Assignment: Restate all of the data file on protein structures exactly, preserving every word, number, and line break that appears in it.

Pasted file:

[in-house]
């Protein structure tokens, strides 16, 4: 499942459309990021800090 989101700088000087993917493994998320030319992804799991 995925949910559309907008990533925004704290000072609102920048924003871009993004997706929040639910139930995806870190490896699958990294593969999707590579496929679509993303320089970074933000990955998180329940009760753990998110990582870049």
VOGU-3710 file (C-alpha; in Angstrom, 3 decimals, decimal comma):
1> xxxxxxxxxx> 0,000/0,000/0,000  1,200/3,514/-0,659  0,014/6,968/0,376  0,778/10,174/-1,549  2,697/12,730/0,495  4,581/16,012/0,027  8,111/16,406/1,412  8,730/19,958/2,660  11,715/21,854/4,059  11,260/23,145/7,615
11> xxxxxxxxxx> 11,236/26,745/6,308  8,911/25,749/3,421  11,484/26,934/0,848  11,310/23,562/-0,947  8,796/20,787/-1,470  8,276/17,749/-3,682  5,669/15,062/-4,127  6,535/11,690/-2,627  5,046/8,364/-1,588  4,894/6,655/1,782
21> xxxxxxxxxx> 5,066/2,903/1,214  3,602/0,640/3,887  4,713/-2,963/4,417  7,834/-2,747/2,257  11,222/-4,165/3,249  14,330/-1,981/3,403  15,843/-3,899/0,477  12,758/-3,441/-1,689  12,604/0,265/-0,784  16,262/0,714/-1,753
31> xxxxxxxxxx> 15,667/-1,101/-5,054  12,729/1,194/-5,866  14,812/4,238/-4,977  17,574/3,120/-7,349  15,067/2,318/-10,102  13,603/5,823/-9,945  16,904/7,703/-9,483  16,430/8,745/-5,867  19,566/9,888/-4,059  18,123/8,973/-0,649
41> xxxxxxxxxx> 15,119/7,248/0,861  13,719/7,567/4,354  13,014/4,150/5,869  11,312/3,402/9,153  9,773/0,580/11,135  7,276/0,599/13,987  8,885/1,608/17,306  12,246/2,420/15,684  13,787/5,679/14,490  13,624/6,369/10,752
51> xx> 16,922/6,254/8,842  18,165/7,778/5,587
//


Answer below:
[in-house]
């Protein structure tokens, strides 16, 4: 499942459309990021800090 989101700088000087993917493994998320030319992804799991 995925949910559309907008990533925004704290000072609102920048924003871009993004997706929040639910139930995806870190490896699958990294593969999707590579496929679509993303320089970074933000990955998180329940009760753990998110990582870049």
VOGU-3710 file (C-alpha; in Angstrom, 3 decimals, decimal comma):
1> xxxxxxxxxx> 0,000/0,000/0,000  1,200/3,514/-0,659  0,014/6,968/0,376  0,778/10,174/-1,549  2,697/12,730/0,495  4,581/16,012/0,027  8,111/16,406/1,412  8,730/19,958/2,660  11,715/21,854/4,059  11,260/23,145/7,615
11> xxxxxxxxxx> 11,236/26,745/6,308  8,911/25,749/3,421  11,484/26,934/0,848  11,310/23,562/-0,947  8,796/20,787/-1,470  8,276/17,749/-3,682  5,669/15,062/-4,127  6,535/11,690/-2,627  5,046/8,364/-1,588  4,894/6,655/1,782
21> xxxxxxxxxx> 5,066/2,903/1,214  3,602/0,640/3,887  4,713/-2,963/4,417  7,834/-2,747/2,257  11,222/-4,165/3,249  14,330/-1,981/3,403  15,843/-3,899/0,477  12,758/-3,441/-1,689  12,604/0,265/-0,784  16,262/0,714/-1,753
31> xxxxxxxxxx> 15,667/-1,101/-5,054  12,729/1,194/-5,866  14,812/4,238/-4,977  17,574/3,120/-7,349  15,067/2,318/-10,102  13,603/5,823/-9,945  16,904/7,703/-9,483  16,430/8,745/-5,867  19,566/9,888/-4,059  18,123/8,973/-0,649
41> xxxxxxxxxx> 15,119/7,248/0,861  13,719/7,567/4,354  13,014/4,150/5,869  11,312/3,402/9,153  9,773/0,580/11,135  7,276/0,599/13,987  8,885/1,608/17,306  12,246/2,420/15,684  13,787/5,679/14,490  13,624/6,369/10,752
51> xx> 16,922/6,254/8,842  18,165/7,778/5,587
//